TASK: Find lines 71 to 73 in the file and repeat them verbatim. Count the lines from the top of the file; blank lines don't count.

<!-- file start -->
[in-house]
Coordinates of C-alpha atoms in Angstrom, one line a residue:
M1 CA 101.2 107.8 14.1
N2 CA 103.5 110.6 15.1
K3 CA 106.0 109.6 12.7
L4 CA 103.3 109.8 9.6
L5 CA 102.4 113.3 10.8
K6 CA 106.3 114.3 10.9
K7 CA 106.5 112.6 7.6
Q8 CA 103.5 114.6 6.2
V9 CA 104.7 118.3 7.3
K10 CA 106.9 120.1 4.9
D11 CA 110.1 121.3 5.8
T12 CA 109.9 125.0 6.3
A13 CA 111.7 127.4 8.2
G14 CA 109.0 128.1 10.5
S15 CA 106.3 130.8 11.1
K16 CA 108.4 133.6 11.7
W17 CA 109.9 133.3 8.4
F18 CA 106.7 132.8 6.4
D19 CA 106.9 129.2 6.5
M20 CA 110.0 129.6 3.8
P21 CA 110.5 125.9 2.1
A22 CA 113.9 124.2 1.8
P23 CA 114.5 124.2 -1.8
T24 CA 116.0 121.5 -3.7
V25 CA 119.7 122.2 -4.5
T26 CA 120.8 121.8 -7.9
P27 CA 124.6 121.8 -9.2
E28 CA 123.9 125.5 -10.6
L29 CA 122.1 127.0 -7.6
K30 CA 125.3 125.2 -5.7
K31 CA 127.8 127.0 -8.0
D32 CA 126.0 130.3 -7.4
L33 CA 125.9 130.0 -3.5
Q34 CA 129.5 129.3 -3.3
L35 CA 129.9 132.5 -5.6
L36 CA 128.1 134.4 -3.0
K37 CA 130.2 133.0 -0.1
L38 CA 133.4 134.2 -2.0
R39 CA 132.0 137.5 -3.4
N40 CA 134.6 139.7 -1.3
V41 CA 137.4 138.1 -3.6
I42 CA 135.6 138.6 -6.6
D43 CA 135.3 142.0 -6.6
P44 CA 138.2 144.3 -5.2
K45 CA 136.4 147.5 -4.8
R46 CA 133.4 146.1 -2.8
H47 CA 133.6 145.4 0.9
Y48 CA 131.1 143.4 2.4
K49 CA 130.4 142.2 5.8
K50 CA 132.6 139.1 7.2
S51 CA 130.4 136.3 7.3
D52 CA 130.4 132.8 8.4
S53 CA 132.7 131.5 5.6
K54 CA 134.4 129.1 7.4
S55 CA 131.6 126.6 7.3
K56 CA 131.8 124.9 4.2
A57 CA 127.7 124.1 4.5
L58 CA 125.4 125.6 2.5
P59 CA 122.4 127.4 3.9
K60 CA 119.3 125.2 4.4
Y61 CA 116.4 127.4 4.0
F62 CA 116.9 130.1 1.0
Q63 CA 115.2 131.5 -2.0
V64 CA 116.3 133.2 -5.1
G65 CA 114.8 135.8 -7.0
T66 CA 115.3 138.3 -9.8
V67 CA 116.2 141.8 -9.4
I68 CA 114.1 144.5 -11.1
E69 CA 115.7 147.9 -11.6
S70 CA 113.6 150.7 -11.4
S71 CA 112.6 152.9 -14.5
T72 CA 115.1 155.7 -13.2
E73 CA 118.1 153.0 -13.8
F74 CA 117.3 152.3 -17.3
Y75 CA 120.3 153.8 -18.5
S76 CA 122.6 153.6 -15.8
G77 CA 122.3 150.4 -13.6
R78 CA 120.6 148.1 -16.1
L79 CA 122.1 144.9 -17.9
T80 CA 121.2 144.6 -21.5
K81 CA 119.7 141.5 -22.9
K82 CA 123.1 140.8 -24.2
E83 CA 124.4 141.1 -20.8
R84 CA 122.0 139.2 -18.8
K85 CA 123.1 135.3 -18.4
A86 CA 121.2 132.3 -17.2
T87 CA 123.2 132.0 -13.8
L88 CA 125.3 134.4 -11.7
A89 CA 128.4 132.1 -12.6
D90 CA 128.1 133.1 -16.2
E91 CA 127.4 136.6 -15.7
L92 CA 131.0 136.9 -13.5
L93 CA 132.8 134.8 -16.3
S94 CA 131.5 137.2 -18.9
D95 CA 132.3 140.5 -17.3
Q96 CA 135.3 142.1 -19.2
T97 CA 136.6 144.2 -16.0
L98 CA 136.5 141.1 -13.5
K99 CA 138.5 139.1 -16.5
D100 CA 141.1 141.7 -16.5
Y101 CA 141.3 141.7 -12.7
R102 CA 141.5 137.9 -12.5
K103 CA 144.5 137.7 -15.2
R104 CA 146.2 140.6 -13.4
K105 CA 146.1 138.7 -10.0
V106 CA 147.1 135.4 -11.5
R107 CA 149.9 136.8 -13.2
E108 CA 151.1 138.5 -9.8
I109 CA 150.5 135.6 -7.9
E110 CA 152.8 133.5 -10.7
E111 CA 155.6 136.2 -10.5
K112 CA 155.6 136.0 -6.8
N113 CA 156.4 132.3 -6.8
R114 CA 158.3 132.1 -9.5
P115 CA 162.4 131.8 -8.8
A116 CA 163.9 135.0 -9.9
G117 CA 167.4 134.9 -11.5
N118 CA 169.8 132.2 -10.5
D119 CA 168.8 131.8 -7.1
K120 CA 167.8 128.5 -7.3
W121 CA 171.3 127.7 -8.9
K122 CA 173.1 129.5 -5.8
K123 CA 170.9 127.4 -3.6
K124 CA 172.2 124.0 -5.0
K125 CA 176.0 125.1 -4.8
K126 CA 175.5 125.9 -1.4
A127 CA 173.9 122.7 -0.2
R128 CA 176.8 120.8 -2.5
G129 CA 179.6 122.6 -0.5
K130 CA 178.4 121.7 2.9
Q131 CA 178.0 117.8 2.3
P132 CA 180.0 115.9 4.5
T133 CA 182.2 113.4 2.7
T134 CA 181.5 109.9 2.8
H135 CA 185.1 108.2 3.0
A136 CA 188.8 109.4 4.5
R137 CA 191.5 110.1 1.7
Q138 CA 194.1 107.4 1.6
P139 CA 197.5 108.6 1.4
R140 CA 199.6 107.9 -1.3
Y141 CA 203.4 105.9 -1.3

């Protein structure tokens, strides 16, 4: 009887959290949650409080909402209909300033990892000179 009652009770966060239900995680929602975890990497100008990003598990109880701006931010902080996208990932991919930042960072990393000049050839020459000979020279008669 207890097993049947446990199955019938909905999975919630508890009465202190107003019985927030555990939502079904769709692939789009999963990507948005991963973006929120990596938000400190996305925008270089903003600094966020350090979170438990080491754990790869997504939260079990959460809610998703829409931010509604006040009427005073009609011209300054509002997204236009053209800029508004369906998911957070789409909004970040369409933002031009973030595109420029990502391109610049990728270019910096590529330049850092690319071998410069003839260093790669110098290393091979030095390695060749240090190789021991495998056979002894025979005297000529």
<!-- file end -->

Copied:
E69 CA 115.7 147.9 -11.6
S70 CA 113.6 150.7 -11.4
S71 CA 112.6 152.9 -14.5